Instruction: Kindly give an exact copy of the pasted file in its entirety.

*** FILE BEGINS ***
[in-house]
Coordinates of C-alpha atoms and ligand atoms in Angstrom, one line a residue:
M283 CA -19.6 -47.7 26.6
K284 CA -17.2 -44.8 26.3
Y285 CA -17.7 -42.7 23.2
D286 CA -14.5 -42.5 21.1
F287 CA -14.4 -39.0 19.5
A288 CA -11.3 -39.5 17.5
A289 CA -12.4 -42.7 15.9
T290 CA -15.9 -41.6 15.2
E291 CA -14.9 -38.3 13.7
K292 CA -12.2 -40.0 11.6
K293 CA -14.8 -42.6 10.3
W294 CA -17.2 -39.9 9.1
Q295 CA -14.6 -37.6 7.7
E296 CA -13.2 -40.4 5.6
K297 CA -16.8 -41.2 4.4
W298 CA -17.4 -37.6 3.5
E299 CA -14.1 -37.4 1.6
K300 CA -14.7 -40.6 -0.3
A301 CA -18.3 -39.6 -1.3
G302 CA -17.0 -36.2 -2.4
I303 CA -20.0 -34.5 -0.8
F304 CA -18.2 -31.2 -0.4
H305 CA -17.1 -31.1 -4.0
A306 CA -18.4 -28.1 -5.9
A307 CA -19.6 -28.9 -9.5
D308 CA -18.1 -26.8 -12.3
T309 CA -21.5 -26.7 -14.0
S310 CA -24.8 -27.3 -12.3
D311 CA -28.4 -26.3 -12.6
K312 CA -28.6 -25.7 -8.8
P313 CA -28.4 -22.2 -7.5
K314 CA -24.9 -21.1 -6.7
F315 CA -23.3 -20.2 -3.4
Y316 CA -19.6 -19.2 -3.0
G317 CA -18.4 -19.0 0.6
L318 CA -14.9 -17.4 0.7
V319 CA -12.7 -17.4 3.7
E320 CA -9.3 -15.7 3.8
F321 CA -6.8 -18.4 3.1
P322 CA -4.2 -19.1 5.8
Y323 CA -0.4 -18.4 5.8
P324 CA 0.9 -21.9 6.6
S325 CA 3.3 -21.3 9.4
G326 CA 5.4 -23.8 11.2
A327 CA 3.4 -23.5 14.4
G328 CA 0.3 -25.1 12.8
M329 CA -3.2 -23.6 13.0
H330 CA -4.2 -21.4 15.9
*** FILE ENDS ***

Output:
[in-house]
Coordinates of C-alpha atoms and ligand atoms in Angstrom, one line a residue:
M283 CA -19.6 -47.7 26.6
K284 CA -17.2 -44.8 26.3
Y285 CA -17.7 -42.7 23.2
D286 CA -14.5 -42.5 21.1
F287 CA -14.4 -39.0 19.5
A288 CA -11.3 -39.5 17.5
A289 CA -12.4 -42.7 15.9
T290 CA -15.9 -41.6 15.2
E291 CA -14.9 -38.3 13.7
K292 CA -12.2 -40.0 11.6
K293 CA -14.8 -42.6 10.3
W294 CA -17.2 -39.9 9.1
Q295 CA -14.6 -37.6 7.7
E296 CA -13.2 -40.4 5.6
K297 CA -16.8 -41.2 4.4
W298 CA -17.4 -37.6 3.5
E299 CA -14.1 -37.4 1.6
K300 CA -14.7 -40.6 -0.3
A301 CA -18.3 -39.6 -1.3
G302 CA -17.0 -36.2 -2.4
I303 CA -20.0 -34.5 -0.8
F304 CA -18.2 -31.2 -0.4
H305 CA -17.1 -31.1 -4.0
A306 CA -18.4 -28.1 -5.9
A307 CA -19.6 -28.9 -9.5
D308 CA -18.1 -26.8 -12.3
T309 CA -21.5 -26.7 -14.0
S310 CA -24.8 -27.3 -12.3
D311 CA -28.4 -26.3 -12.6
K312 CA -28.6 -25.7 -8.8
P313 CA -28.4 -22.2 -7.5
K314 CA -24.9 -21.1 -6.7
F315 CA -23.3 -20.2 -3.4
Y316 CA -19.6 -19.2 -3.0
G317 CA -18.4 -19.0 0.6
L318 CA -14.9 -17.4 0.7
V319 CA -12.7 -17.4 3.7
E320 CA -9.3 -15.7 3.8
F321 CA -6.8 -18.4 3.1
P322 CA -4.2 -19.1 5.8
Y323 CA -0.4 -18.4 5.8
P324 CA 0.9 -21.9 6.6
S325 CA 3.3 -21.3 9.4
G326 CA 5.4 -23.8 11.2
A327 CA 3.4 -23.5 14.4
G328 CA 0.3 -25.1 12.8
M329 CA -3.2 -23.6 13.0
H330 CA -4.2 -21.4 15.9